Perhaps that artsy brain can be put to good use dreaming up of a brilliant idea, and then they are able to gather a team of more science-y types around them to execute it.

Or maybe they use their artsy brain towards applying it in a profession like becoming an architect or even in programming where they have to come up with creative ways to solve a problem.

Whatever it is, there is a basic understanding that not everyone is conventionally smart, but even if you aren’t smart, it also doesn’t mean you’re too stupid to achieve anything.

It just takes a little more finagling.

4. WE HAVE TO ACKNOWLEDGE THAT SOME PEOPLE START WITH GREAT ADVANTAGES AND OTHERS WITH NOTHING AT ALL

If you have money.. or rather if you were born into your parents’ money, you have a lot more opportunities than most.

You were probably encouraged to go to college, not required to work to help pay the family bills to put food on the table, allowed to concentrate more on schoolwork, given private lessons in areas you were struggling in, and/or part of a circle of society that had role models to show you what you could achieve (engineers, doctors, surgeons, executives, etc), so you never doubted that you’d end up where you were.

Others who don’t start at the same line as you did, may have started way in the back — quitting school at 16 to work 2 jobs to help your single mother feed your brothers and sisters, or having had no support your entire life in anything you wanted to achieve, let alone to be encouraged in the poor neighbourhood you were in, to think about going to college.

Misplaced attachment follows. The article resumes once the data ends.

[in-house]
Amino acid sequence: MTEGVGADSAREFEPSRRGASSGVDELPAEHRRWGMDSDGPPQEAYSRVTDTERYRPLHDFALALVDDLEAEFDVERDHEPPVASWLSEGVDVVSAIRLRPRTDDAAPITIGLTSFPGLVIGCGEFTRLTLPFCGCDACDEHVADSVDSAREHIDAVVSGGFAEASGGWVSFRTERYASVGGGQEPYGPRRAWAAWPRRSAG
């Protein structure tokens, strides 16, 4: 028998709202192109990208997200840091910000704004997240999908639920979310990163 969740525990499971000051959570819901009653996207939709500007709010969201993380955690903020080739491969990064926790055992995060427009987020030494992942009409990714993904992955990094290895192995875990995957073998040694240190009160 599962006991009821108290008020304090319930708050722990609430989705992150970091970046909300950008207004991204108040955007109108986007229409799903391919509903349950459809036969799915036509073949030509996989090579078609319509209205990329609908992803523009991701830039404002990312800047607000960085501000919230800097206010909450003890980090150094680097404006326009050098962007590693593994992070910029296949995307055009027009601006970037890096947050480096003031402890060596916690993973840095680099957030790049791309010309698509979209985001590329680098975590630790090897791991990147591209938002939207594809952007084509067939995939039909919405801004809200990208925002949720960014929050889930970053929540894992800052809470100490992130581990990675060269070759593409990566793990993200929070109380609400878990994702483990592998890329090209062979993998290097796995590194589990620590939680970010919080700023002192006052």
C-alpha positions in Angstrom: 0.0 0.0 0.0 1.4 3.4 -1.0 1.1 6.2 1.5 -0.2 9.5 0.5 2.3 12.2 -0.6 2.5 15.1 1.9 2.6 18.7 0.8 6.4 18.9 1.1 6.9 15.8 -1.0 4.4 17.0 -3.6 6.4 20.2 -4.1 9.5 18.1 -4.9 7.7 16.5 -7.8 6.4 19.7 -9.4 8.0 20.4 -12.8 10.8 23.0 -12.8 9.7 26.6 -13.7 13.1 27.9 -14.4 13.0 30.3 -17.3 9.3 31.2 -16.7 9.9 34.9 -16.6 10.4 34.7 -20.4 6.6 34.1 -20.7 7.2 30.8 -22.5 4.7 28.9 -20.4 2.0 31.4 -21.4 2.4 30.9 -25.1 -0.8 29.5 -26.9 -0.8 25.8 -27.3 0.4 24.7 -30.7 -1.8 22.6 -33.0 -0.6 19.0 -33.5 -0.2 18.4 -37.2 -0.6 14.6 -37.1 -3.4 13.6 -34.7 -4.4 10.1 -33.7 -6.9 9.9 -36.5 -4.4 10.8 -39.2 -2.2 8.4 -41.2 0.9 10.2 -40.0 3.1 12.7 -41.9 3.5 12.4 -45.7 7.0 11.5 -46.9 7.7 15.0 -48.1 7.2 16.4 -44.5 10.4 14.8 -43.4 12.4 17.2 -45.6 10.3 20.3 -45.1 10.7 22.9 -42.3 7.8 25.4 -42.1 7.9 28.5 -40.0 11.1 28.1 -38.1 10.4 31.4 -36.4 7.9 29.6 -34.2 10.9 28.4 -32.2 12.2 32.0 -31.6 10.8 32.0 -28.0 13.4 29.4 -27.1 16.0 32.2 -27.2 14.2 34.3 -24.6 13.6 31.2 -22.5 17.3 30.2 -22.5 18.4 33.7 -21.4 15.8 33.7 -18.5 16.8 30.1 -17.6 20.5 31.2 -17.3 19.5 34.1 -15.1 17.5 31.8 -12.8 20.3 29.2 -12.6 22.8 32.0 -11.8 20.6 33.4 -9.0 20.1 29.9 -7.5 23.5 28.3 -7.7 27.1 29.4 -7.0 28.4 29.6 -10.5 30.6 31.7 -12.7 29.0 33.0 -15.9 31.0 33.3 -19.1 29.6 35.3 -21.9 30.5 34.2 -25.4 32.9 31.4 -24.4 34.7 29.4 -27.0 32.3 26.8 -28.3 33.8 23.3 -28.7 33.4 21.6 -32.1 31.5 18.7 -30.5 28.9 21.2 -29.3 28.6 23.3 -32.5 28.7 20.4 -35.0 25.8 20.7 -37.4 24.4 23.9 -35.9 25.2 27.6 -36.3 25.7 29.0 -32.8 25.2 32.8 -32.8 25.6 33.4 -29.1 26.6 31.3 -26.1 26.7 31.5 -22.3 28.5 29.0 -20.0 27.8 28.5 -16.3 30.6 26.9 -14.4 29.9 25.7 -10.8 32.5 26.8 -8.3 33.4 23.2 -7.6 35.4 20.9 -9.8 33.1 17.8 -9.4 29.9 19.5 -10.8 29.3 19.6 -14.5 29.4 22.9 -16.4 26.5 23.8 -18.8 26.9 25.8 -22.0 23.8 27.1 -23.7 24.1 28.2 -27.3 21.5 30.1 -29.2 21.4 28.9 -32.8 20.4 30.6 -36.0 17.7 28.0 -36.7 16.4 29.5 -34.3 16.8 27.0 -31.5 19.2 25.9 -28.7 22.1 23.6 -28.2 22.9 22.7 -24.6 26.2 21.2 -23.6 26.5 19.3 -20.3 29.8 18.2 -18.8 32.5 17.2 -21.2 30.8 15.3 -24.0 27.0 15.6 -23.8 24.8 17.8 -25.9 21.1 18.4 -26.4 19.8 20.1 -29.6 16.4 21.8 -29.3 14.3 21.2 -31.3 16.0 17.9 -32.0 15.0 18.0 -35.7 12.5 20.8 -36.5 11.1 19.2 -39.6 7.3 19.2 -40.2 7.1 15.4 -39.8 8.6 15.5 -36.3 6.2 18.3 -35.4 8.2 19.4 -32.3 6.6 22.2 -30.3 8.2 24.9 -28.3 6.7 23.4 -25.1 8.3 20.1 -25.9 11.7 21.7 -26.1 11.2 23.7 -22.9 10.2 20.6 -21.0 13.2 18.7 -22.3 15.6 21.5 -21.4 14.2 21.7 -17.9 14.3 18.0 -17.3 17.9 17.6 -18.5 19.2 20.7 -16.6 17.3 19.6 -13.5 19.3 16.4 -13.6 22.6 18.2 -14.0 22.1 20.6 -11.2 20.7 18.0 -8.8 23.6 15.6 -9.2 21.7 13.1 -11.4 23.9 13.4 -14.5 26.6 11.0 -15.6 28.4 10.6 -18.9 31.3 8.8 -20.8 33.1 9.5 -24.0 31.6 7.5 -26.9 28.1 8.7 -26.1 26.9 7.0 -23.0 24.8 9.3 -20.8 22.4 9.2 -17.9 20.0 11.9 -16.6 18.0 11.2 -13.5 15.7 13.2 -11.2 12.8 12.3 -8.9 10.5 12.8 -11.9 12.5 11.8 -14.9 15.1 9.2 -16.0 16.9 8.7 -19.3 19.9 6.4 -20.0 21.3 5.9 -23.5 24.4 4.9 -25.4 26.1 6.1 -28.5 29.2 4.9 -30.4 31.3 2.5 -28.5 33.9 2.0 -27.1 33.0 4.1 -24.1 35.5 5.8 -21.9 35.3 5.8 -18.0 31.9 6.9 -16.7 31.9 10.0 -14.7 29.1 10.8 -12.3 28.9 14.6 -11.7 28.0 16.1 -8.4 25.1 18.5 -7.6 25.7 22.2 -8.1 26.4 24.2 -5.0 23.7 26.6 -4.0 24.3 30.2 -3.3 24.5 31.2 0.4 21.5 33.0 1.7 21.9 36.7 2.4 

I am of the belief that the situation really does play a big role in where you end up, and it’s partly the luck of the birth lottery.

I’m always in awe (but not condoning) of those mafia bosses and crime lords that have such levels of instinctive intelligence to be able to gather those in their area around them as natural, born leaders, to execute their orders and run a tight pirate ship, so to speak.


If those criminals had been born into better families, maybe they would have ended up as CEOs on the right side of the law, rather than the wrong.

In contrast, I see rich kids who had everything given to them, basically waste their lives away, doing drugs and not bothering to make the most of what they were given.

So what does all of the above add up to in the difference between CEO and average employee salaries?

For one thing, it means that a realistic society is not an utopian, totally egalitarian one.

Some people make it to be a CEO for various reasons, and it isn’t JUST about hard work and persistence. They were also given the opportunity, born in the right place at the right time, to the right family, and more importantly into the right society or culture that gave them a leg up to reach that level of success.

Others, don’t ever make it, and it isn’t just because they’re lazy bums.

Don’t get me wrong, some of them are lazy bums who want to sit around all day and whine.

…but maybe they weren’t given the chance to finish high school, or the right home environment to not worry about feeding themselves and avoiding being recruited (unwillingly) into a gang or else risk being shot while walking home one day from school.

Maybe they had siblings they had to take care of, a rough, abusive home life or were just never encouraged to pursue anything because their immediate, human needs were too pressing to worry about investing so much time and money into achieving a degree to be able to make something of themselves.